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Multiple Mirrors

Up through SQL Server 2008 R2 database mirroring has been limited to a single mirror for each database. While that does work well for many companies, as you become larger and more dependent on your computer systems, there is a need to have multiple mirrors.

Often someone wants to failover to another database on the same network for capacity reasons if there are minor issues. Moving all clients to a secondary data center is not something you always want to do, especially as the secondary data center might not include the same level of bandwidth and may cost more.


In SQL 11, there is work underway to implement HADR, high availability and disaster recovery, which is an enhanced database mirroring. In this new technology, multiple mirrors are possible, allowing you to have multiple up to date copies of your data in separate locations. These are now called “replicas” and you get up to 4, according to Brent Ozar (HADRON Rocks). I didn’t see that listed, but I’m sure Brent knows more about this stuff than I do.

The other nice things is that you can failover multiple databases together, which you put in an “availability group” and configure together. This is good since many applications might require multiple databases, and it could be important that all databases move to the same server at the same time.

Overall this is cool, and I am looking forward to this technology being deployed. Only one replica works in CTP1, so we can’t really see this working, but it could be an amazing edition to your DR strategy in the future. One note is that this is built on Windows clustering, which no longer requires shared storage, but might require Enterprise Edition, so that will limit how widely this is deployed.

I’ll write more on this later, but the ability to have multiple mirrors, and have multiple databases failover as a group, is something that DBAs should look forward to.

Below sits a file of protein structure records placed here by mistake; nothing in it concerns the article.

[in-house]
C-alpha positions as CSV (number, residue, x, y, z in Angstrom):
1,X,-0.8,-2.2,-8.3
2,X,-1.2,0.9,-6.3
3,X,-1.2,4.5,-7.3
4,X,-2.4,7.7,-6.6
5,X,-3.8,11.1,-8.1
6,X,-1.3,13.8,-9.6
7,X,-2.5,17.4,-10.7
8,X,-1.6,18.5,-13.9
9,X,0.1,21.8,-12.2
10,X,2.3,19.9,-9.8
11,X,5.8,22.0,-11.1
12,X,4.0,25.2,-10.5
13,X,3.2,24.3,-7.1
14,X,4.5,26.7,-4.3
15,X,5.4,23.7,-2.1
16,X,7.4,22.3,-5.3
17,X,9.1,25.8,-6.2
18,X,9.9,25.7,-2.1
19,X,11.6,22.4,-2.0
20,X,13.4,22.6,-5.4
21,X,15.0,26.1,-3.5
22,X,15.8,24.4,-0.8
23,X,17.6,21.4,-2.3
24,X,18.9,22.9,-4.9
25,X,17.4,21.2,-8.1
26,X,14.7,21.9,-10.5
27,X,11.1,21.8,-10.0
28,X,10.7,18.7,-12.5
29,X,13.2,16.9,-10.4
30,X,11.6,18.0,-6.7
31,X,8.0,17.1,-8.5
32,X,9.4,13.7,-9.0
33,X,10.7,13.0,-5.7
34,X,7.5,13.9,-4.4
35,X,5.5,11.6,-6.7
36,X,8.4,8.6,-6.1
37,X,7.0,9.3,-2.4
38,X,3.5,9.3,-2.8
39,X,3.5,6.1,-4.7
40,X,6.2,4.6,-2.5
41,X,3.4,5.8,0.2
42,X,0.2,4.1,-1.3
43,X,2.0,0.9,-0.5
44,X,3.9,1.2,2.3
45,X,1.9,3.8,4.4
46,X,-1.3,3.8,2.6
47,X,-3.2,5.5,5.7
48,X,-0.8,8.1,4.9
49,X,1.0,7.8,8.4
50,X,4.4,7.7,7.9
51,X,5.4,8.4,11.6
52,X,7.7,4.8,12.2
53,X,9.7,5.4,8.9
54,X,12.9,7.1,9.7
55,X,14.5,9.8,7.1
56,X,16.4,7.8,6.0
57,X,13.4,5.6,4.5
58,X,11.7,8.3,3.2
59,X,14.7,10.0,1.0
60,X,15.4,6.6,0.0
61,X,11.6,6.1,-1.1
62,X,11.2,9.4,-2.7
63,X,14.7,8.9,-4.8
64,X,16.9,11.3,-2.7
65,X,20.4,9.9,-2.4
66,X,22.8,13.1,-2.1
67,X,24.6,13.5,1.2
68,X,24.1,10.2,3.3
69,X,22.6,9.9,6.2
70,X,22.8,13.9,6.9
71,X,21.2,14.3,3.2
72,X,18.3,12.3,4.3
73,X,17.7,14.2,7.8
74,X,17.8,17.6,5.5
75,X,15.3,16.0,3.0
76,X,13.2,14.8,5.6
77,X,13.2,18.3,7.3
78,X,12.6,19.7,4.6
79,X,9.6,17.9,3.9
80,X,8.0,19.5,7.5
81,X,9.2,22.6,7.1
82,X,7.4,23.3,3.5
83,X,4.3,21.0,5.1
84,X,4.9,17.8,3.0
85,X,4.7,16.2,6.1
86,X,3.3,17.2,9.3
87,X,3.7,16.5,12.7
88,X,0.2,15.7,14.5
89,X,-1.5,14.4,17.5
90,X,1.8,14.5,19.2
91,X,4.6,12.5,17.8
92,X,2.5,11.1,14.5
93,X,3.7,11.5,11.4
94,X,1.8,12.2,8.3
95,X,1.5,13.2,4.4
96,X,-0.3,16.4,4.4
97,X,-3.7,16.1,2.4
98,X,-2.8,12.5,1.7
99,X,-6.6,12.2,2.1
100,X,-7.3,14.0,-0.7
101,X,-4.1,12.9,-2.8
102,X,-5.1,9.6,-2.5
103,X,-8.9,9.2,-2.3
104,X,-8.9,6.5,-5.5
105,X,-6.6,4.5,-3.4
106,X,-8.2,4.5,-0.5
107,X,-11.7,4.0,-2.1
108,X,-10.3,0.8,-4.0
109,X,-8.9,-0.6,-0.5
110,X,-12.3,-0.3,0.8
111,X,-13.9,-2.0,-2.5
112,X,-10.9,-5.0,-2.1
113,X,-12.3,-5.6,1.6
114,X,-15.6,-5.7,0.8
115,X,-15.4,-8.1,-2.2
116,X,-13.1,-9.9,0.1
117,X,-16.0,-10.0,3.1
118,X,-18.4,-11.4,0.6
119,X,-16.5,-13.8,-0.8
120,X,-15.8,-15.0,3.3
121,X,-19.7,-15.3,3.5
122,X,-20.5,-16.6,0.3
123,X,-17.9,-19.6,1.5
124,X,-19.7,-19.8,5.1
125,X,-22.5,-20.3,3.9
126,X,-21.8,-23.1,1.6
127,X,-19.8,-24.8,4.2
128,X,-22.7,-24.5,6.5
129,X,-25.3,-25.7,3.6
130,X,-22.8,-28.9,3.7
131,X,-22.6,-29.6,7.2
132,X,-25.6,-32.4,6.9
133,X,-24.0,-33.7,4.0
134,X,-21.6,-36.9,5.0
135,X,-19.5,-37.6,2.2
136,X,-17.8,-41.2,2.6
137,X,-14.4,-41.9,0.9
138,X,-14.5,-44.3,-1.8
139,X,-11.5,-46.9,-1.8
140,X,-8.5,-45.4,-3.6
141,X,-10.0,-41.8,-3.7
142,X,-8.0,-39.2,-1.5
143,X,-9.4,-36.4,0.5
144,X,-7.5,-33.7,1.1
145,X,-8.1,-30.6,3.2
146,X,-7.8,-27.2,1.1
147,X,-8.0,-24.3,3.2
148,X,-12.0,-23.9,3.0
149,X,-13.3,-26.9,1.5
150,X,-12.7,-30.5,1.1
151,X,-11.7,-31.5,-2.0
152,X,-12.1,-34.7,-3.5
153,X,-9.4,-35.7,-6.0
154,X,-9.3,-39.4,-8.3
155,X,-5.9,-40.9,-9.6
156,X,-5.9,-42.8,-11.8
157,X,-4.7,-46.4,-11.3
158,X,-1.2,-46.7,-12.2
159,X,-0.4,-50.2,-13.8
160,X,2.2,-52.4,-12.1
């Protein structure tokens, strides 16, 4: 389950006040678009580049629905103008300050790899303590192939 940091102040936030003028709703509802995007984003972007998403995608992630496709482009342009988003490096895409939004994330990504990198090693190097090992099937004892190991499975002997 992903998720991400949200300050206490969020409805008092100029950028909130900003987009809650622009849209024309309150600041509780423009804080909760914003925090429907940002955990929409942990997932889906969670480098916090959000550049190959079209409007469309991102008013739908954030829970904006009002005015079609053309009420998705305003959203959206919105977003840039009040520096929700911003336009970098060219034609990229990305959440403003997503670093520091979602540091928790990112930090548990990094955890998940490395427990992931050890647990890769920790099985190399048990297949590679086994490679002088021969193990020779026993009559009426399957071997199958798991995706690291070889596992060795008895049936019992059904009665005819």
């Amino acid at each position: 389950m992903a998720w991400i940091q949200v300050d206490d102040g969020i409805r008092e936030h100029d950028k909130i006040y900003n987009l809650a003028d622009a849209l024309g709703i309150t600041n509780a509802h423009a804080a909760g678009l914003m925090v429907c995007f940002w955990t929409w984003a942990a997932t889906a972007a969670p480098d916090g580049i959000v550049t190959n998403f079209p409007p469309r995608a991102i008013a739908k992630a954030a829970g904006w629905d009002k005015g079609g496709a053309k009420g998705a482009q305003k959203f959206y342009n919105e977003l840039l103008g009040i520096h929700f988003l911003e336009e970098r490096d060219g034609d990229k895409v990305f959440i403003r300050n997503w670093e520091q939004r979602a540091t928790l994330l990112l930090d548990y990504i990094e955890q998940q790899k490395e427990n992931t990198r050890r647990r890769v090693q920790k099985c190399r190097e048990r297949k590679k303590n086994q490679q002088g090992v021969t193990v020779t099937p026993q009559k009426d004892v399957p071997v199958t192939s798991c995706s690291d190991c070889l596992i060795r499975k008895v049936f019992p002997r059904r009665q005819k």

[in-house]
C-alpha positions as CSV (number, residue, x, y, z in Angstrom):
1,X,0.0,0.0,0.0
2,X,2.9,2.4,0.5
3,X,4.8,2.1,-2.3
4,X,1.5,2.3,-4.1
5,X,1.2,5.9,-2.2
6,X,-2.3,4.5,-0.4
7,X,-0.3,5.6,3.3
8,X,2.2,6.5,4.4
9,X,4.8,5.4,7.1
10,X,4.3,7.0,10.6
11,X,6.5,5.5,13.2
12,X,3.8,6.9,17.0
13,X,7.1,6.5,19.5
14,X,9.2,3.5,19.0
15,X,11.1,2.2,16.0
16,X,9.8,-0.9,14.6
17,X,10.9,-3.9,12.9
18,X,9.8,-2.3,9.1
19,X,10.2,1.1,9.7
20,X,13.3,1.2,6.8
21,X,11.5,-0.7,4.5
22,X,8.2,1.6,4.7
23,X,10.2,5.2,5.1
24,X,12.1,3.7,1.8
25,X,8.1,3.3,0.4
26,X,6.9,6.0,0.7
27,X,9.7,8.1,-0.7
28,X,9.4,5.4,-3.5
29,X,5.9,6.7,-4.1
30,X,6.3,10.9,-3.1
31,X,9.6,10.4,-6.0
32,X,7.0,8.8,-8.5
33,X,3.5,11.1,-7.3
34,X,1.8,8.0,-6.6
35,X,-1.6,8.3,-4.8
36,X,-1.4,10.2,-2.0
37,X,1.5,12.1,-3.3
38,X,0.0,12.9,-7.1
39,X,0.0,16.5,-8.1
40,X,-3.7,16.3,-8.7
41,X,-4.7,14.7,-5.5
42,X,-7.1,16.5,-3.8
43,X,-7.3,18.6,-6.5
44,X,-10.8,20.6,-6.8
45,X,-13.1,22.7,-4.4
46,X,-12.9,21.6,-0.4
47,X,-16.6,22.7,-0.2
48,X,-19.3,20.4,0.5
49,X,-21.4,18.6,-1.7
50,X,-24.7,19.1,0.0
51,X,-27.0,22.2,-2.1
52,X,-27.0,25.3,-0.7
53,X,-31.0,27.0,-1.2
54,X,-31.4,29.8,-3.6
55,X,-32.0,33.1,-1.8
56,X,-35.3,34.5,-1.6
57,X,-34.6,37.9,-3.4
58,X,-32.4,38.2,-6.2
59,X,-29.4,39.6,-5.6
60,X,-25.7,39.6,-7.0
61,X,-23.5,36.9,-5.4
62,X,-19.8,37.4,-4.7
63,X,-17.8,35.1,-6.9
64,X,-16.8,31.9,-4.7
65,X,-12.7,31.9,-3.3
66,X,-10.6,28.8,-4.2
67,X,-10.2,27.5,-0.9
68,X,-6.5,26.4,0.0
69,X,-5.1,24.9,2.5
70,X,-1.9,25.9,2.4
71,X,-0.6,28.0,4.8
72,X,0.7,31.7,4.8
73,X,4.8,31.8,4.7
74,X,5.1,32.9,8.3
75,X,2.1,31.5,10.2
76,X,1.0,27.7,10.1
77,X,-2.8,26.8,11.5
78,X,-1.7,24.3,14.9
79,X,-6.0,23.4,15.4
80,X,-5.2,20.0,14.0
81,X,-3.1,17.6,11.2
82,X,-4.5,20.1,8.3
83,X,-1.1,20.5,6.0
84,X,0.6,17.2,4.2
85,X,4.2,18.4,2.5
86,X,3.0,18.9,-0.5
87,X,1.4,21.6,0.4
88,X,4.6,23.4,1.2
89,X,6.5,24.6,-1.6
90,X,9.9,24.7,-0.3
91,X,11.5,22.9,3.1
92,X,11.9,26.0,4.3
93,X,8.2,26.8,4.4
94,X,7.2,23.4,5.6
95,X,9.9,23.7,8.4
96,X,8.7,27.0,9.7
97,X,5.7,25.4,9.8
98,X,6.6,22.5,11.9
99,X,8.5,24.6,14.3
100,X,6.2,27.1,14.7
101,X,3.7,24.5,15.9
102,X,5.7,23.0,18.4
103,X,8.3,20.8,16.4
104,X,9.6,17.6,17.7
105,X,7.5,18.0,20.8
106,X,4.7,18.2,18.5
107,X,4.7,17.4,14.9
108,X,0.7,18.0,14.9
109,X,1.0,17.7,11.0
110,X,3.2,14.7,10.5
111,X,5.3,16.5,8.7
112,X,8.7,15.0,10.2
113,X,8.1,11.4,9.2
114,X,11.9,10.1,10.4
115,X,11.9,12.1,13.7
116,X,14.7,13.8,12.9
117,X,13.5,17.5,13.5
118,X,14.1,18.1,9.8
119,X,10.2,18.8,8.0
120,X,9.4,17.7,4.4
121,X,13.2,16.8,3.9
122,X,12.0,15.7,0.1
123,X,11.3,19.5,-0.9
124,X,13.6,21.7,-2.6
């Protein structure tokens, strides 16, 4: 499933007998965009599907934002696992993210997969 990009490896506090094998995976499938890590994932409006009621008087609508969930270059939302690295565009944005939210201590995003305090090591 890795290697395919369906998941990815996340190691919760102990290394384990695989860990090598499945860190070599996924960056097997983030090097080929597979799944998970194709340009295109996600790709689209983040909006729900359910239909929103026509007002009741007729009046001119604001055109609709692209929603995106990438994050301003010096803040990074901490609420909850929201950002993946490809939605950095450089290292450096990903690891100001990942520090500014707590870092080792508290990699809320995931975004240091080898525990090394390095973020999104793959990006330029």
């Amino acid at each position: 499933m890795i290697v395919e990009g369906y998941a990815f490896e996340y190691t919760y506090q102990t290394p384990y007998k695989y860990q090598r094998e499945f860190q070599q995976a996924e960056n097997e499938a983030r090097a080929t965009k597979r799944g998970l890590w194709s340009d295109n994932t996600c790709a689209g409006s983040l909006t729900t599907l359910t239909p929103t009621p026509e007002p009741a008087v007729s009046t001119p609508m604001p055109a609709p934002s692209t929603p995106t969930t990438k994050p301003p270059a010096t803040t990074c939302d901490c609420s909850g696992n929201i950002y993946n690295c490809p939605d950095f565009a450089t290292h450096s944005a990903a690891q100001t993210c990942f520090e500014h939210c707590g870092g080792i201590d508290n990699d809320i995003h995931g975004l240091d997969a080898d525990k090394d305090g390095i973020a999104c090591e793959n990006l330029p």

The Voice of the DBA

Steve Jones is the editor of SQLServerCentral.com and visits a wide variety of data related topics in his daily editorial. Steve has spent years working as a DBA and general purpose Windows administrator, primarily working with SQL Server since it was ported from Sybase in 1990. You can follow Steve on Twitter at twitter.com/way0utwest


Posted by Jason Brimhall on 30 November 2010

I was really looking forward to playing with HADR with multiple replicas.  I can't wait for it to be fully functional.

Posted by Dukagjin Maloku on 30 November 2010

Yep, nice enhancements in the new incoming SQL Server version.

Posted by DBATAG on 4 December 2010


I just implemented HADR (Availability Groups) in my test virtual Setup.

I used the following Infrastructure To implement HADR / High Availability Group

1) Domain Controller for Authentication

2) Two Virtual Machines with Windows Server 2008 R2 with Failover Clustering installed on each Node.

3) Local Instance of SQL Server (Not Clustered Instance) installed on Virtual Machines with Windows Server 2008 R2 (which are mentioned in point 2)

More Details and Step by Step Guide is posted here


Suggest me some good scenarios to test this HADR (Availability Groups) now.

Posted by Hugo Shebbeare on 9 December 2010

Great post, cannot wait.

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